Mallorca’s talent wins the GP of Germany after a three-way battle and a calculated overtake at the penultimate curve. The only rider always points, Mir consolidates his championship lead.
At 11:00 local time, the Sachsenring’s lights went out, the midway point in the 2017 season official here. On the sun-kissed starting grid, the Leopard Racing Team’s duo started from the 1st and 5th row respectively with Joan Mir and Livio Loi. The pair were fully focussed on the 27 laps of the race after highlighting their pace throughout the German weekend.
Mir launched well and ripped into the lead at the first corner, followed by Ramirez and Arbolino who passed pole man Canet. Fenati joined their battle, taking the lead on the second lap and beginning a race long duel with Mir.
Five riders formed the head of the train and detached themselves into the lead, but soon Mir, Fenati and Ramirez were further isolated.
In the middle of the race, the top riders continued to stretch their advantage. Livio Loi, struggling in traffic and lurking behind the local hero Oettl, waited for his moment. AT the head of the race, Mir and Fenati attacked each other at every turn. Eight laps from the end, a highside for Arbolino further broke up the leaders.
Ramirez continued to push Mir and Fenati, the trio fighting for a guaranteed spot on the podium. Fenati began to try and push away, but the talent of Palma de Mallorca did not react, instead following in his wake. Then, at Turn 12, he attacked to steal victory. Joan Mir’s victory at the Germany GP, his fifth win in nine races, solidifies him as the leader in the standings (and the only Moto3 rider to score at each round), consolidating a 37-point lead over Fenati.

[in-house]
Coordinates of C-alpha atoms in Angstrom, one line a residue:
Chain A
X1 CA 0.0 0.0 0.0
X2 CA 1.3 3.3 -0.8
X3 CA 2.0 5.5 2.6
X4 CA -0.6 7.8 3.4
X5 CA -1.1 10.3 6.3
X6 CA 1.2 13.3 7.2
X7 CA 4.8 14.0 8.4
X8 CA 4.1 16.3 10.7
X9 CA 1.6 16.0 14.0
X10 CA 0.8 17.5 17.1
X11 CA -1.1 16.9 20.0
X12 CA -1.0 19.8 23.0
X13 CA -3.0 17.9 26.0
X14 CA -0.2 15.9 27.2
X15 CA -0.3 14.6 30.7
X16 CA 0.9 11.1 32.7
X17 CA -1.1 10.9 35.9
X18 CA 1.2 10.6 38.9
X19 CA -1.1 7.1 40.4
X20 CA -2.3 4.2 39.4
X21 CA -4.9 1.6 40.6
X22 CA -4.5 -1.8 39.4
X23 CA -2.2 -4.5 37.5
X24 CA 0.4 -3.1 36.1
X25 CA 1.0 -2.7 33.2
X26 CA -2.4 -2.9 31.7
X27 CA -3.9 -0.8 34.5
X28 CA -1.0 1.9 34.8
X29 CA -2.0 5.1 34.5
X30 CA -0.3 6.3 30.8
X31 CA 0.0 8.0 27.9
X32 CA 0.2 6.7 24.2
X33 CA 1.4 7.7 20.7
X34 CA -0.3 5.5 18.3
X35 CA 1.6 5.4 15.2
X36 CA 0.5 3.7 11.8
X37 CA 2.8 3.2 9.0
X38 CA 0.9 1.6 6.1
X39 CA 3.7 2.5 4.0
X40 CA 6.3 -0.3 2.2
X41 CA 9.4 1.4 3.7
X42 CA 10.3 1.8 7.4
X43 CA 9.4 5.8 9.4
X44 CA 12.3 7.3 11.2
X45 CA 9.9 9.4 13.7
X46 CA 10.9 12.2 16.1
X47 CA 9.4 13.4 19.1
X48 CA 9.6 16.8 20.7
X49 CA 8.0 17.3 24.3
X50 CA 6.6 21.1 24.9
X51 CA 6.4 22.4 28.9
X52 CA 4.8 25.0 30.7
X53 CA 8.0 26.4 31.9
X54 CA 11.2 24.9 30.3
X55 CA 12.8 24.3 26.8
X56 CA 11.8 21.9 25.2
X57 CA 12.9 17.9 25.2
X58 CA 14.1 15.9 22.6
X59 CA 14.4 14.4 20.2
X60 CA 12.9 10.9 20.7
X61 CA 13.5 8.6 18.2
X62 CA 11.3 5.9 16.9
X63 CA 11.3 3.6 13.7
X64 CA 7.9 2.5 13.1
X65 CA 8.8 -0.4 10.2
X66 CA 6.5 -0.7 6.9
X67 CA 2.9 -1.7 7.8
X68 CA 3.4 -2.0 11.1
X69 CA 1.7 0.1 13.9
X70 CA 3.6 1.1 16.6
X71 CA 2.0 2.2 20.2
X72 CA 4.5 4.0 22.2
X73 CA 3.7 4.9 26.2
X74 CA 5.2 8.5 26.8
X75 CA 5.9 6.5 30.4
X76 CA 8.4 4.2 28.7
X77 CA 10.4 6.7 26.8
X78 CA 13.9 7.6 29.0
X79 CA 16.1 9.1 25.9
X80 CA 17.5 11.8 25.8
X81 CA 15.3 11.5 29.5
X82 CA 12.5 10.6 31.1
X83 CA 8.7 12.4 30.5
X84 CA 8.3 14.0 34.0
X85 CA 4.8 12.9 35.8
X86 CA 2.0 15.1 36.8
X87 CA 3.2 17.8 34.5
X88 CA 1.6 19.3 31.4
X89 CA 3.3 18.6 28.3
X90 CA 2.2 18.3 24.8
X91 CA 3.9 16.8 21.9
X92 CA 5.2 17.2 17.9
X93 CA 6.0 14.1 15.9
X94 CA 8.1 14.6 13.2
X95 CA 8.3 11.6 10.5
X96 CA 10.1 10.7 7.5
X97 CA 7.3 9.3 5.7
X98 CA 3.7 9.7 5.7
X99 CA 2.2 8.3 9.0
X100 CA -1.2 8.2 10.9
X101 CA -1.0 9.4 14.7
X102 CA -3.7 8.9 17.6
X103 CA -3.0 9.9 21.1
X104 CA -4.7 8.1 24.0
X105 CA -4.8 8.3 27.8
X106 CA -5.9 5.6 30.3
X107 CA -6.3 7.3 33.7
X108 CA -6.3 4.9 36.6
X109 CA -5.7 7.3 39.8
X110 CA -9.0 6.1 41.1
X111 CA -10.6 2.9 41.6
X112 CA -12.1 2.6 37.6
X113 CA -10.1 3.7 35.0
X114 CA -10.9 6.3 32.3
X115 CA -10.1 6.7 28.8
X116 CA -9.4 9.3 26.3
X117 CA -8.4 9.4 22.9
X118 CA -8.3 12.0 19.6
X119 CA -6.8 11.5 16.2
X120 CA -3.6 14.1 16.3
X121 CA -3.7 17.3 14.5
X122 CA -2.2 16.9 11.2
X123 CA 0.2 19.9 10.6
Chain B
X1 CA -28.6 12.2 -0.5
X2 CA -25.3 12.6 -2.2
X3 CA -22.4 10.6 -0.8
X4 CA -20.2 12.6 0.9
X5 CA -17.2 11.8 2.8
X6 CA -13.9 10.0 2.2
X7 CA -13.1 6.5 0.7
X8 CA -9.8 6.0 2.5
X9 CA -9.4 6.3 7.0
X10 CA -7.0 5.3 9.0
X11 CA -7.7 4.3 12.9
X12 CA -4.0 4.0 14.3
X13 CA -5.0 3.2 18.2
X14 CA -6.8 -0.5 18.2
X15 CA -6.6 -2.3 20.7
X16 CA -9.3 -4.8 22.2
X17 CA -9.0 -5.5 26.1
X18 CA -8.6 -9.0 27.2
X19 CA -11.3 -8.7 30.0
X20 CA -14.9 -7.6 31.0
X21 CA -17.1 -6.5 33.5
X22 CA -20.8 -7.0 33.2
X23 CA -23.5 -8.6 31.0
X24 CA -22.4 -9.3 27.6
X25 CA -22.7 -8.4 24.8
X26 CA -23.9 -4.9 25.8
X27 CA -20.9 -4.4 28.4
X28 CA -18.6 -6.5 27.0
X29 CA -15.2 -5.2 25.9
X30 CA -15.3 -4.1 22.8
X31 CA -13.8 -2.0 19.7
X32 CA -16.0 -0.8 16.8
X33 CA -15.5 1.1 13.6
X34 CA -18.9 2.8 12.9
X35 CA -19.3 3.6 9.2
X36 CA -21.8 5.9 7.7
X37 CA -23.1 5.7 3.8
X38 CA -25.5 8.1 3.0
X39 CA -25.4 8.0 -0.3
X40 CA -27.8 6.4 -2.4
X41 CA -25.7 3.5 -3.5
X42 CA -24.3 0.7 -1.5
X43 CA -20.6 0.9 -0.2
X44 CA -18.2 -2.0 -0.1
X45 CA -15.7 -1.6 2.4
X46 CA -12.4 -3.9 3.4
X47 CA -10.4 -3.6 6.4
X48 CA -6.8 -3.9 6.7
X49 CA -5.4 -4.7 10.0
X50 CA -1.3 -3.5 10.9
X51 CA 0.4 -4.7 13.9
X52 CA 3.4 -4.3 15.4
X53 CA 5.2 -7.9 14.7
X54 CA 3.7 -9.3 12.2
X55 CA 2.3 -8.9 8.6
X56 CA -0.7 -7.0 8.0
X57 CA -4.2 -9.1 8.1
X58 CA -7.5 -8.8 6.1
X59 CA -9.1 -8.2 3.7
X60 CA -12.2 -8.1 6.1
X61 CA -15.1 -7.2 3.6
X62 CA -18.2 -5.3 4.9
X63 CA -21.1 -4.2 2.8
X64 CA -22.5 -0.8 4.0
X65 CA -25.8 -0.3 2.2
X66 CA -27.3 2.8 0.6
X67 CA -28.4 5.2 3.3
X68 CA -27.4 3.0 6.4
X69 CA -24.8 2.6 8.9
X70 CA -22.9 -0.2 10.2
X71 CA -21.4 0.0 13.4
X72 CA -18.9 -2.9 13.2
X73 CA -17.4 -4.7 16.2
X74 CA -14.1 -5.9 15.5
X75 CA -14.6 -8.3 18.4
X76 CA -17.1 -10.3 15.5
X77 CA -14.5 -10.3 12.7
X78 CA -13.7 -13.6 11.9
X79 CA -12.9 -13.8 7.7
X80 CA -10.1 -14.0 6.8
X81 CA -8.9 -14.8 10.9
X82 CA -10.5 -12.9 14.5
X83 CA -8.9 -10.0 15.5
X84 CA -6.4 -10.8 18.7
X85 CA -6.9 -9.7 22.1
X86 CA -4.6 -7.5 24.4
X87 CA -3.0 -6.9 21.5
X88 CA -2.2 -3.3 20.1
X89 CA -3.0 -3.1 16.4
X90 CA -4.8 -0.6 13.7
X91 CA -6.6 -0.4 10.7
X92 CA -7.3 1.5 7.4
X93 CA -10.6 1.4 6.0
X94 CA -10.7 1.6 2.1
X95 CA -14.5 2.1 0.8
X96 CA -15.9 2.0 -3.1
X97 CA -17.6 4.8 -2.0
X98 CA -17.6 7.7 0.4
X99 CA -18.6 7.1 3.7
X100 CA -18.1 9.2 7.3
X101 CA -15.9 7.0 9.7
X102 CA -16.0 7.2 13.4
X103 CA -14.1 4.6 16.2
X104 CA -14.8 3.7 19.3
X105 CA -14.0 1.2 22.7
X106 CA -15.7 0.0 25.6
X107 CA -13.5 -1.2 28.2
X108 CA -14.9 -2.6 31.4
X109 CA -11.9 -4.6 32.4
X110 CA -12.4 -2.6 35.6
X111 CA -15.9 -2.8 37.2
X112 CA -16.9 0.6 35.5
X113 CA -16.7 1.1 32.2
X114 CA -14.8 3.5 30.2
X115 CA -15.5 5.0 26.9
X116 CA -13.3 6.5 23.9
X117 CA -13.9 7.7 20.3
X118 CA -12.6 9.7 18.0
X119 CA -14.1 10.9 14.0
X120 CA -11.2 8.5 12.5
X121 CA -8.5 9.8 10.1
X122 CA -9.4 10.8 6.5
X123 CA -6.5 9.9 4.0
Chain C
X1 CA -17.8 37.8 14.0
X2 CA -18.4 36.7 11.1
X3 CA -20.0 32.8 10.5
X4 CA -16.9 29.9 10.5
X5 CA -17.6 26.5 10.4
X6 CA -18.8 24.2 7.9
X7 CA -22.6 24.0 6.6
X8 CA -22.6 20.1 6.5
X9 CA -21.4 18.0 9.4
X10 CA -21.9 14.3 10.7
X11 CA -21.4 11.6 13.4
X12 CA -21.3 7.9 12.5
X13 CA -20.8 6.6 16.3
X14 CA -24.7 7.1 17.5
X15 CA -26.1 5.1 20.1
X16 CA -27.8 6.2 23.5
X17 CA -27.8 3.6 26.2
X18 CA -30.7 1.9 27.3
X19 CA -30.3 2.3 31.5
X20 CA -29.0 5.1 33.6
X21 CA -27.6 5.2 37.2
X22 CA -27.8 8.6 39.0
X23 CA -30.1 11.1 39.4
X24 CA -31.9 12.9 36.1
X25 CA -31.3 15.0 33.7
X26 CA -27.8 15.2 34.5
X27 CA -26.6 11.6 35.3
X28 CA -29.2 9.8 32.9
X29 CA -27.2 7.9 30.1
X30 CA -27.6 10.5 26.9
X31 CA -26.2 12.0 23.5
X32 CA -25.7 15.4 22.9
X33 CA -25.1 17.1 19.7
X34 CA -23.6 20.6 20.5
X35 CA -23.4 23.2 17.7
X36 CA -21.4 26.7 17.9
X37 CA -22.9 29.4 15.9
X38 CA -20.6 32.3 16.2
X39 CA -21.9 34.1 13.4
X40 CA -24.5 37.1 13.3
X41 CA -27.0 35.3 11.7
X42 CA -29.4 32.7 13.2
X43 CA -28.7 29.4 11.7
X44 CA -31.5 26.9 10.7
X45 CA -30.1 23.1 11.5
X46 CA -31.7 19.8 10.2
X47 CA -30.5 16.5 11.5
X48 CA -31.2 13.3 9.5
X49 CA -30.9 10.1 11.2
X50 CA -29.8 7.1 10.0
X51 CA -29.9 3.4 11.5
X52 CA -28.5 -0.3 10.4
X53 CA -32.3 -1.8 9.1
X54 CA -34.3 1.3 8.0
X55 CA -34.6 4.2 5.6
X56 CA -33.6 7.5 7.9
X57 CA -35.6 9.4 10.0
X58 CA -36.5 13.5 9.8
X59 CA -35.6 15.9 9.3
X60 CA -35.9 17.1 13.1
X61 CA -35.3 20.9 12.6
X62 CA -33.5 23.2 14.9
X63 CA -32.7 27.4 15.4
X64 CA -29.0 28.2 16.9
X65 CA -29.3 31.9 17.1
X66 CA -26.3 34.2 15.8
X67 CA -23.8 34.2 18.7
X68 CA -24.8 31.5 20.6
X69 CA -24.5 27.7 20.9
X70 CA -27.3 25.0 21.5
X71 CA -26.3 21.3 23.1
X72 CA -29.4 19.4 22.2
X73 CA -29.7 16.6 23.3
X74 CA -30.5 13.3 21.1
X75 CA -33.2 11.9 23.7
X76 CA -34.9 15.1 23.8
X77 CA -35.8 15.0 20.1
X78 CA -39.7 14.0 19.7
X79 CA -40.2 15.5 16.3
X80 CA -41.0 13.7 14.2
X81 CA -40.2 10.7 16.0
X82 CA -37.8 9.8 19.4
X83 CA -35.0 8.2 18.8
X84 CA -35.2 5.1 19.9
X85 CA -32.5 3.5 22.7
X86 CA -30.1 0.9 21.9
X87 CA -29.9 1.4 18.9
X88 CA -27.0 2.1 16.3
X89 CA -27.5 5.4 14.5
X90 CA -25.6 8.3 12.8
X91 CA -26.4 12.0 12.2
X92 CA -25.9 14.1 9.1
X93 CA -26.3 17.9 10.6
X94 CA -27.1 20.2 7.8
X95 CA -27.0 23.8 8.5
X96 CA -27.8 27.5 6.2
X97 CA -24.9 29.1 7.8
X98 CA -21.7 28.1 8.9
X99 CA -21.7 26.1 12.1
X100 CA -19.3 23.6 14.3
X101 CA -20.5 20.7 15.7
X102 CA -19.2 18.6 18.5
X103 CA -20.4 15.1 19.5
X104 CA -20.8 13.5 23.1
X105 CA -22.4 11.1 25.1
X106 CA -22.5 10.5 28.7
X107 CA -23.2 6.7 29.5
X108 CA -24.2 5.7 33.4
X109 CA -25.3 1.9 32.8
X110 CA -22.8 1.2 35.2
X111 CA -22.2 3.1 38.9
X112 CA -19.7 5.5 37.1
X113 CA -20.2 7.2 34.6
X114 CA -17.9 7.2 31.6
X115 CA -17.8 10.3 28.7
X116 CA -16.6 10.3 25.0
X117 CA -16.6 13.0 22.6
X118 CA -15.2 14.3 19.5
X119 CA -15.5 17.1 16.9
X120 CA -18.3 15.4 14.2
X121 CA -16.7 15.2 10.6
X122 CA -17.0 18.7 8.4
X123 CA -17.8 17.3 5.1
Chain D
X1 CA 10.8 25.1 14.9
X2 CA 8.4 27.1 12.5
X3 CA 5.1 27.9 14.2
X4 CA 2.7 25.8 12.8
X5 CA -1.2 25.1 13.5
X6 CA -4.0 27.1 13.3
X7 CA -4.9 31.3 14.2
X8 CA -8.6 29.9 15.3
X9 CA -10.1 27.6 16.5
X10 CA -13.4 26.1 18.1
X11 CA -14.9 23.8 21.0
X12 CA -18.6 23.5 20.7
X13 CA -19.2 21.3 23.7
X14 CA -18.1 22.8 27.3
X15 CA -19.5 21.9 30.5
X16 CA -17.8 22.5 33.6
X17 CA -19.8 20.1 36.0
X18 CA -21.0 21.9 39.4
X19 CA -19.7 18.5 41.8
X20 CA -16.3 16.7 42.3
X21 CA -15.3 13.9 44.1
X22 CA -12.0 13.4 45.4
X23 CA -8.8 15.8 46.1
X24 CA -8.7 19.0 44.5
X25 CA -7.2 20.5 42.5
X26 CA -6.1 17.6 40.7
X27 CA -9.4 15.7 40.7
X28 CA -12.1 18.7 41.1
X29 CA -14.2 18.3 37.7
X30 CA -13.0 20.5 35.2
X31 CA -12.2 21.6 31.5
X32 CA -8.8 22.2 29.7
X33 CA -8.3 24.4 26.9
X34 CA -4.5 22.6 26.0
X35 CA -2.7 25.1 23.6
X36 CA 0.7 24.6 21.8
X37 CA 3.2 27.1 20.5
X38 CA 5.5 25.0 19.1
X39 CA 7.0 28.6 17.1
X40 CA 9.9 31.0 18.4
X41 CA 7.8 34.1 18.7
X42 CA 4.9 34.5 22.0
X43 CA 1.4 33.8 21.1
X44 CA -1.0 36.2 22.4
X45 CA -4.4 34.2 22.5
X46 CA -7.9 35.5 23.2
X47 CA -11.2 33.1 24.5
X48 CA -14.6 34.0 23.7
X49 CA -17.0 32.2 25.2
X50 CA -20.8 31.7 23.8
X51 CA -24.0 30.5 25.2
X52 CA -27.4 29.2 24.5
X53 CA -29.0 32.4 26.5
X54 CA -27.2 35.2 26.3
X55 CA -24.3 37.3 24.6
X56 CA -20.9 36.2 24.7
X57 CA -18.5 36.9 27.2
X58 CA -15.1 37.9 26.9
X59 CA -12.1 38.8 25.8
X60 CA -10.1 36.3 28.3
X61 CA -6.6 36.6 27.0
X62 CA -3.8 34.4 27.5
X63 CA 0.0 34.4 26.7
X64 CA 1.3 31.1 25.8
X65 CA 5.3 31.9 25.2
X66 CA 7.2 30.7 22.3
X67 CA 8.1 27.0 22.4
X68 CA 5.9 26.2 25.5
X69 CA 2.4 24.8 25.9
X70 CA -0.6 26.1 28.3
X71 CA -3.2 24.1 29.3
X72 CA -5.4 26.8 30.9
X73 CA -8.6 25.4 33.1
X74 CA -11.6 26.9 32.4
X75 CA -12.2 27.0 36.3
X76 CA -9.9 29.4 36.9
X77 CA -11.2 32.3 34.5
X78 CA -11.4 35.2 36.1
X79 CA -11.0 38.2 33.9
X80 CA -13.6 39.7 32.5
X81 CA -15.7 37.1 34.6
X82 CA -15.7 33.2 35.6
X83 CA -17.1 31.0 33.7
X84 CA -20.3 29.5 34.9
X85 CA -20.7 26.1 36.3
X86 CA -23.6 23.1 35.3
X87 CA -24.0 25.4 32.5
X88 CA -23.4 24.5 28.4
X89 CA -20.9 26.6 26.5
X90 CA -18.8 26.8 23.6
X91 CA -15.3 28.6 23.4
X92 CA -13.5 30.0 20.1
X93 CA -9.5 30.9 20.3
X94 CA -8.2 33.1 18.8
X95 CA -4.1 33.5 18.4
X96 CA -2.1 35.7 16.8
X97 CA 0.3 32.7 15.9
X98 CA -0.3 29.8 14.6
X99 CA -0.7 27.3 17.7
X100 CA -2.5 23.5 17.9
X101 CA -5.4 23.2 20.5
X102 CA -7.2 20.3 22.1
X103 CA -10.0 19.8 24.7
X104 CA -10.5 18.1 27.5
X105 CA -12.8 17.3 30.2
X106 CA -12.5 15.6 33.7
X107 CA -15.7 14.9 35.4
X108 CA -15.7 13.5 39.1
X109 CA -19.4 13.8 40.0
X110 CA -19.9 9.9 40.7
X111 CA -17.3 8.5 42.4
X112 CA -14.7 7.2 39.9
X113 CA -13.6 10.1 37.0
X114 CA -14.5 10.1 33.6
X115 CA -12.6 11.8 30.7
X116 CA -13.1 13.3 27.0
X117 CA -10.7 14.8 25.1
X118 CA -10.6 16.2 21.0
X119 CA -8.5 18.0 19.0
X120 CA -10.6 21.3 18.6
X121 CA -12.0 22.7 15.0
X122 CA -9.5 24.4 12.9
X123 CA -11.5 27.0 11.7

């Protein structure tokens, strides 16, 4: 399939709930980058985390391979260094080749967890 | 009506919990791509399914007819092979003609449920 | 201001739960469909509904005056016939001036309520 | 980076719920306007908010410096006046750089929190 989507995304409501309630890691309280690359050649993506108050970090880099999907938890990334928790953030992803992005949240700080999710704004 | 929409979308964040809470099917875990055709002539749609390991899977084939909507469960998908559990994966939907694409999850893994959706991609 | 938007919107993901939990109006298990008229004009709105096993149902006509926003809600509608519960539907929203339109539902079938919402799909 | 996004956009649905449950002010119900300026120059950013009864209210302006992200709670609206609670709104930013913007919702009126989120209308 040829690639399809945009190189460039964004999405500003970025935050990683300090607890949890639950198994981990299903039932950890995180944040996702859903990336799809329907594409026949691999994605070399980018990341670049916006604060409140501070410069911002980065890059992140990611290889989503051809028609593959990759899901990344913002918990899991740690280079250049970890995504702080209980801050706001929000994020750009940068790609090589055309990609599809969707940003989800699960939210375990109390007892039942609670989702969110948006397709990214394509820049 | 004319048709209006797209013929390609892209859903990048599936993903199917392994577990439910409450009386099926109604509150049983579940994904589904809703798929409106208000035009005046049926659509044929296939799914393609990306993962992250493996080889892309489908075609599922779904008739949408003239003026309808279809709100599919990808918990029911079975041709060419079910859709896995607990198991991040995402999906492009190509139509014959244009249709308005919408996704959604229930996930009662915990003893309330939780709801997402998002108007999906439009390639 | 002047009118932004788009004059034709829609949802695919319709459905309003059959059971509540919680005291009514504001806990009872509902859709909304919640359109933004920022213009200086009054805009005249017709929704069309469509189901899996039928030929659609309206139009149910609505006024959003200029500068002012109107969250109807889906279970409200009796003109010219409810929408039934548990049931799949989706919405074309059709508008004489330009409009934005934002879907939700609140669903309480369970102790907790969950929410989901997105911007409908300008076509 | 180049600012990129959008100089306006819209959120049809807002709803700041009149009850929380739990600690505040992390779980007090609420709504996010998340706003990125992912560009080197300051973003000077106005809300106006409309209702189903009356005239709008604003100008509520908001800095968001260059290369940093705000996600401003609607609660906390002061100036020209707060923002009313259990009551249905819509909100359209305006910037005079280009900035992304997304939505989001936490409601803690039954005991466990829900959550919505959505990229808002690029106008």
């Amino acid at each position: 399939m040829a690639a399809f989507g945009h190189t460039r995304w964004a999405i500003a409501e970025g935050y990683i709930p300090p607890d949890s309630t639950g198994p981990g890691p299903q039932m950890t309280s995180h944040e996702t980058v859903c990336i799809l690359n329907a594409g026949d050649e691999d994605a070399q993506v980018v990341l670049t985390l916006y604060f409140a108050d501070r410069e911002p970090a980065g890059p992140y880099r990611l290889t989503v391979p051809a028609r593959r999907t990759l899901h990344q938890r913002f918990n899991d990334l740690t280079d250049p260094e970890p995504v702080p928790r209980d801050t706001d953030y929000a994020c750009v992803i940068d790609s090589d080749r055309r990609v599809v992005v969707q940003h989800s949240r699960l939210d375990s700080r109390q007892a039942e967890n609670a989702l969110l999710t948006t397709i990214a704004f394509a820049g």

The World Championship will observe a break of 1 month now over the summer. The Moto3 world title battle will resume in Brno for the Czech Grand Prix (August 4-6) and the following week at Spielberg for the Grand Prix of Austria (August 11-13). Stay tuned!
#36 Joan MIR – 1st:
“This victory means a great deal! I wanted to leave Assen’s fault behind and prove I could win: and I wanted to win here. It was a long and difficult race, I immediately tried to make a break with a small group. I had a good pace and in the end our strategy worked perfectly. I would never have imagined getting to the Championship’s break with this margin of an advantage, but there are still many races. Now, a week of vacation, then I’ll get back to training.”
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